Apple and Amazon's Unpaid Security Checks Face a New Challenge in State Courts

Apple and Amazon's Unpaid Security Checks Face a New Challenge in State Courts
An Amazon employee loads a box with merchandise at the company's fulfillment center ahead of Cyber Monday in Tracy, Calif., on Nov. 30, 2014.
Photographer: David Paul Morris/Bloomberg

Last month, when the Supreme Court ruled unanimously against workers suing an Amazon warehouse contractor, the e-commerce giant wasn’t the only winner. That Integrity Staffing Solutions v. Busk decision—declaring that time spent waiting to go through security lines wasn’t “integral and essential” to warehouse work, and so workers didn’t have to be paid for it—also offered grounds for other companies to get employees’ allegations dismissed. That’s already started to happen—but companies still aren’t in the clear.

Busk obviously has limited the scope of security check claims that can be brought, especially under federal law,” says attorney Brett Gallaway, who represents Apple Store employees currently suing to get paid for their daily wait time. “And by ‘limit,’ I mean severely truncate.” Gallaway and his colleagues recently dropped their allegations that Apple’s refusal to pay for workers’ wait time violated the federal Fair Labor Standards Act. (Other companies that have been hit with similar lawsuits include J.C. Penney, CVS Health, and TJX Cos.) Still, Gallaway says his clients, and others like them, retain a different recourse: state law, starting with California.

Here’s why. As I explained in October, the issue in Busk was whether security checks could be sufficiently “integral and indispensable” to employees’ core duties to count as paid working time under the FLSA. Business groups argued that the wait was more like commute time, which Congress specified in 1947 that federal law doesn’t mandate be paid. Labor groups argued it was—at least sometimes—more like butchers’ time spent sharpening their knives, which the Supreme Court ruled in 1956 they can’t be made to do for free. Business groups, warning that ambiguity could yield a stream of lawsuits, wanted a blanket rule that security checks aren’t part of the workday; labor groups wanted the issue to be assessed case-by-case. Business won. The fact that a boss requires employees to do something, and benefits from them doing it, isn’t enough to prove that the boss has to pay them to do it, Justice Clarence Thomas wrote in the Busk ruling. Integrity, the Amazon contractor that was the defendant in the lawsuit, Thomas wrote, “did not employ its workers to undergo security screenings.”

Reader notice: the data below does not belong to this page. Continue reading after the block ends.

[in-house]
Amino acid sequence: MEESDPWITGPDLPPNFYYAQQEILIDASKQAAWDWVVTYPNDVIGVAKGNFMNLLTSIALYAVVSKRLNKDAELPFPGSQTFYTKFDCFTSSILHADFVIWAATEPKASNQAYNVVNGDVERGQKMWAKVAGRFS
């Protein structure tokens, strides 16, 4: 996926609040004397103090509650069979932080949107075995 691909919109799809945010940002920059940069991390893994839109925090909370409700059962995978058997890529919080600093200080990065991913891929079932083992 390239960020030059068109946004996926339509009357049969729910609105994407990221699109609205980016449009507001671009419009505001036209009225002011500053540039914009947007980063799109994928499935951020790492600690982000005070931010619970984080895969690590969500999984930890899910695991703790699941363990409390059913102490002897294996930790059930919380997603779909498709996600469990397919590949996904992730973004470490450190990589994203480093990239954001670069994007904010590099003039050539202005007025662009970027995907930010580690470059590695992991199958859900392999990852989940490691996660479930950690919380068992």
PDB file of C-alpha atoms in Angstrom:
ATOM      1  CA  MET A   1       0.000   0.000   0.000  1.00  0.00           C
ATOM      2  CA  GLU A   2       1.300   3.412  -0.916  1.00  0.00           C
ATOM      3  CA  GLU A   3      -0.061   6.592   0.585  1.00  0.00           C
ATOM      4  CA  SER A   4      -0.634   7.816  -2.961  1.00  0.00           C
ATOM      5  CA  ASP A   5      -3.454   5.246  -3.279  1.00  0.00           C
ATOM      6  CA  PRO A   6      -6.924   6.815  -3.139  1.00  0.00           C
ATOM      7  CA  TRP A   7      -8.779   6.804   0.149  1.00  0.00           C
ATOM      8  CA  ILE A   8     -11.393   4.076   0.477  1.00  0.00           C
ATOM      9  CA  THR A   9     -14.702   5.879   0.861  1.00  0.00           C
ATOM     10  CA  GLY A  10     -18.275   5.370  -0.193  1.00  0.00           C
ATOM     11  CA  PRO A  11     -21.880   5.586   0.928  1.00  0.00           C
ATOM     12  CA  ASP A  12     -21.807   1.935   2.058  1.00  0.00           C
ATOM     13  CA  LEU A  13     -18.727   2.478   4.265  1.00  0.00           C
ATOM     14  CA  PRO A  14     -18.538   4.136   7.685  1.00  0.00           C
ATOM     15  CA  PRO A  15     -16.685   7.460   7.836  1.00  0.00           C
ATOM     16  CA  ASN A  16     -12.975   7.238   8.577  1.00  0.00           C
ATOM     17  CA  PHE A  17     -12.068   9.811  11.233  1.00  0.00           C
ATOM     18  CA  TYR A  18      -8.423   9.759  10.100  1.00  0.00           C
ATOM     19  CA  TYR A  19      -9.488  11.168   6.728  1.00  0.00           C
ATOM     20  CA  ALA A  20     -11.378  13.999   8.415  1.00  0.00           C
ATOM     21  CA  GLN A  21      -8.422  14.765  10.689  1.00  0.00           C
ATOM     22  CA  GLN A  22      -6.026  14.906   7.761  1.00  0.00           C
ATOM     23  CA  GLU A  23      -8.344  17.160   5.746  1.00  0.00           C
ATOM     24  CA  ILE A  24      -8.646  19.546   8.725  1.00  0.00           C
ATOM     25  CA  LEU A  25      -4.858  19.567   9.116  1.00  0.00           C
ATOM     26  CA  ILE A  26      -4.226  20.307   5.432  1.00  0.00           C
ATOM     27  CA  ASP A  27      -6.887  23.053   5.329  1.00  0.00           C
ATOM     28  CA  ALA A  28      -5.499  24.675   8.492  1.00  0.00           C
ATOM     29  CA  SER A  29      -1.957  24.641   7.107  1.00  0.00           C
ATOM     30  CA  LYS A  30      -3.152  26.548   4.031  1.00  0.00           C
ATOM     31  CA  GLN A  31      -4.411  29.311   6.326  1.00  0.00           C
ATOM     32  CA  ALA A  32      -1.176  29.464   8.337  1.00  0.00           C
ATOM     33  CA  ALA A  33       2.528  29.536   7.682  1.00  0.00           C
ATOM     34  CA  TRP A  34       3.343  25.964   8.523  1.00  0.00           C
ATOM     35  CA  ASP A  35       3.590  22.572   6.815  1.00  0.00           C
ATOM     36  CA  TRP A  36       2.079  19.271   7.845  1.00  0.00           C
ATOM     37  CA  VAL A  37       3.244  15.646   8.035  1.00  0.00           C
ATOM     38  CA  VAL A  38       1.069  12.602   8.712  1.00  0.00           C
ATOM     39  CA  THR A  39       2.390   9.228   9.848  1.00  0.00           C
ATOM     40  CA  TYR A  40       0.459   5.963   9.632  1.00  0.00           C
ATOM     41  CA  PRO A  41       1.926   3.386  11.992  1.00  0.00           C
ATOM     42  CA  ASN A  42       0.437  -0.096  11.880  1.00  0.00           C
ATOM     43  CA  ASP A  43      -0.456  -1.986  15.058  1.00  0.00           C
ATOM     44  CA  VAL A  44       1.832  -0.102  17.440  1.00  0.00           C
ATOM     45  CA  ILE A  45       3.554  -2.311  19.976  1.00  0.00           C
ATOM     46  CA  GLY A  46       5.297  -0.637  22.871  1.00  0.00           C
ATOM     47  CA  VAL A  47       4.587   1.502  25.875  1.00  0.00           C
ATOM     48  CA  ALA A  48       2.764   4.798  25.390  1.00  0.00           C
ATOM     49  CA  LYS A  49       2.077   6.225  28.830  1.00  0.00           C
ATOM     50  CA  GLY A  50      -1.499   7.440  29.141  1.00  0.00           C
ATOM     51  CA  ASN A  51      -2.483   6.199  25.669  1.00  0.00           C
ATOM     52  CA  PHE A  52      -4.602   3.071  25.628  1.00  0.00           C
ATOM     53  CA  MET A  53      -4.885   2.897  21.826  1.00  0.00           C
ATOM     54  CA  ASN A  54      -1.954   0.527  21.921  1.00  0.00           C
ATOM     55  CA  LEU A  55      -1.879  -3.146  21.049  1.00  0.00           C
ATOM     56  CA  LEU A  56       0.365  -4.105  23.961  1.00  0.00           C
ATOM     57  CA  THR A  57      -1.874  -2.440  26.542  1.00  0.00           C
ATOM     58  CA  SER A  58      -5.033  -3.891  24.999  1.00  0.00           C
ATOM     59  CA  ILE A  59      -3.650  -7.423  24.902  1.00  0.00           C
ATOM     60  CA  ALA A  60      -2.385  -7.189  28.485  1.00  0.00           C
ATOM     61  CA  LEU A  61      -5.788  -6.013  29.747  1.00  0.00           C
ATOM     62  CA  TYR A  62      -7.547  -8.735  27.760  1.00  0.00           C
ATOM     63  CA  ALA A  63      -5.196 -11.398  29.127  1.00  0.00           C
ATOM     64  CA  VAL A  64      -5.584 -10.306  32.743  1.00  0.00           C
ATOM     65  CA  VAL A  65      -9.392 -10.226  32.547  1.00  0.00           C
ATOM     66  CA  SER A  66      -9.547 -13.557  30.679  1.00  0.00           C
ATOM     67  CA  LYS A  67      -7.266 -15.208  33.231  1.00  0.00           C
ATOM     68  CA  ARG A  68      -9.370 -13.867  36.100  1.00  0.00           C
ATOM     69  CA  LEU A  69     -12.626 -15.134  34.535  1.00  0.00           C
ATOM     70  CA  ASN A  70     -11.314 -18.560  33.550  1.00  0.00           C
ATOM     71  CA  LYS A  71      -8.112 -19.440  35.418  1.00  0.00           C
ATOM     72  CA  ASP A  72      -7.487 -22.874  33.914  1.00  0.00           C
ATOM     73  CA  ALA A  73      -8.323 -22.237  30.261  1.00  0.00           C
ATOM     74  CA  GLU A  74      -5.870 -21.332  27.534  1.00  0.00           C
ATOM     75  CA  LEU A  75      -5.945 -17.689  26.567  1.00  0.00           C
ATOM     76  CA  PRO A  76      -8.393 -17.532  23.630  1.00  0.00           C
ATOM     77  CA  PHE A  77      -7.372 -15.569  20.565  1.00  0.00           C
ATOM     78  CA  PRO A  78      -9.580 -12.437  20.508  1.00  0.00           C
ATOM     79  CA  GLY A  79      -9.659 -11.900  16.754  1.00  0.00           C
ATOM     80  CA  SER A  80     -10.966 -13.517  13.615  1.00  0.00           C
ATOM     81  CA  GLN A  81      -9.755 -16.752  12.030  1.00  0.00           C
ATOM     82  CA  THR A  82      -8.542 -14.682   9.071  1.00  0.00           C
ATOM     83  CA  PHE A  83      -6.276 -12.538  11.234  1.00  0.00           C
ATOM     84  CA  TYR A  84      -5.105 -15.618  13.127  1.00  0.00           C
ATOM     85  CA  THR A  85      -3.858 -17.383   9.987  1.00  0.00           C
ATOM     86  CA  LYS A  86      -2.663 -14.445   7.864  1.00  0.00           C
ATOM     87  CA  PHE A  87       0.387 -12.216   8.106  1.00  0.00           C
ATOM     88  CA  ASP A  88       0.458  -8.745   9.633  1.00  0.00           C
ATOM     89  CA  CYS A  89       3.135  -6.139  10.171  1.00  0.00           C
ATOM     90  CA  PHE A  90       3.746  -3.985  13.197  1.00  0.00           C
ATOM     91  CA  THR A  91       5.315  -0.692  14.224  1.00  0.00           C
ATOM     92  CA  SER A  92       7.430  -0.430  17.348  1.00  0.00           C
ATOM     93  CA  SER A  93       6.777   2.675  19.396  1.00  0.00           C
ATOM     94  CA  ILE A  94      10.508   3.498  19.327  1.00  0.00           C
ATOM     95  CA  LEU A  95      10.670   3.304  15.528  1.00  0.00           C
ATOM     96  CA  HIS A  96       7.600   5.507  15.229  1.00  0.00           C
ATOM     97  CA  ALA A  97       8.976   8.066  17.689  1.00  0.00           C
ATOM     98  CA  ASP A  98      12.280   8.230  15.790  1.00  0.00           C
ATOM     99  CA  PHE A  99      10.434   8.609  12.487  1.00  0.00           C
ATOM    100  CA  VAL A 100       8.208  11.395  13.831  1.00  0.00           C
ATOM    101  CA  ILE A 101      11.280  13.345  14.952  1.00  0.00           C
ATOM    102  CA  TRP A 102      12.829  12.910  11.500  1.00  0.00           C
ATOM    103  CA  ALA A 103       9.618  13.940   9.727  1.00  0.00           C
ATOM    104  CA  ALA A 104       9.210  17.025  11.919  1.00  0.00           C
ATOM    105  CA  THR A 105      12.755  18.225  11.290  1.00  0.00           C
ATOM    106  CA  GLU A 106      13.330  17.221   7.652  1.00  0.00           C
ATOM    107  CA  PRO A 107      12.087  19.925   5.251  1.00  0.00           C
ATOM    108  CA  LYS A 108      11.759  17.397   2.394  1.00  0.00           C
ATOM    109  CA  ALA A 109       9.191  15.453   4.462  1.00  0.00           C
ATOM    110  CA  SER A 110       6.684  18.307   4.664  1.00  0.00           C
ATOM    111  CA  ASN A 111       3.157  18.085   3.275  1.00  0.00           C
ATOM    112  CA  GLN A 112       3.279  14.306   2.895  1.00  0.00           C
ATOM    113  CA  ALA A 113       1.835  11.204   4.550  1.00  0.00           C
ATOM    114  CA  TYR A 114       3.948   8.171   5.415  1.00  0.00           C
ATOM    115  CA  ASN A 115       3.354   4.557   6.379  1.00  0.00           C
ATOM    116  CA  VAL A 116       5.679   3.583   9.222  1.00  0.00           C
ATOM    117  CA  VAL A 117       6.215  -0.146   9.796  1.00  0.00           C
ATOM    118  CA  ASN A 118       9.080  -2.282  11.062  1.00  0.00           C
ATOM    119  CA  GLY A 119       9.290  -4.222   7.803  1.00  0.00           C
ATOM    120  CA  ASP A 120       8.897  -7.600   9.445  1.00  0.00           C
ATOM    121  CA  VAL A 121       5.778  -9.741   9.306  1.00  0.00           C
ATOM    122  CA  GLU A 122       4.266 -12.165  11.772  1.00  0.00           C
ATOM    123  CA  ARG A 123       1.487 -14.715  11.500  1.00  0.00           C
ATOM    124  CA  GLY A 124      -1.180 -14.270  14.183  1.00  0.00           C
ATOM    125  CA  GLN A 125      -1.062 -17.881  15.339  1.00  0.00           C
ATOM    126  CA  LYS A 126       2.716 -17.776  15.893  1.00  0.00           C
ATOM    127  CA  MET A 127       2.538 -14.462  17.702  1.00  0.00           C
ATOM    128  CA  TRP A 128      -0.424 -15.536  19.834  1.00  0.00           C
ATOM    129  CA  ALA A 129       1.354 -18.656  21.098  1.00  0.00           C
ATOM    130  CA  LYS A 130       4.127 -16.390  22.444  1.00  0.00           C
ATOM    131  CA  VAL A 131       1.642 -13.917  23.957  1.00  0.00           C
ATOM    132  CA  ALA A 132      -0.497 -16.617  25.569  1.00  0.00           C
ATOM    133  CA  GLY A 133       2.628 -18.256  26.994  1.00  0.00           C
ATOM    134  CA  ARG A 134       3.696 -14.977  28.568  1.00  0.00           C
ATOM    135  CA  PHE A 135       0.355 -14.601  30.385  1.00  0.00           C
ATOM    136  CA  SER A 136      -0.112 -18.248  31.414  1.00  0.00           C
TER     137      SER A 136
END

But even if federal law doesn’t require companies like Apple or Integrity to pay for waiting time, state law might. Regulations in California define “hours worked” as “the time during which an employee is subject to the control of an employer.” Citing that language, the California State Supreme Court wrote in a unanimous 2000 decision that “an employee who is subject to an employer’s control does not have to be working during that time to be compensated” under state law. The California justices also ruled that when Congress limited what it was requiring companies to pay for, it didn’t stop states from setting a higher bar.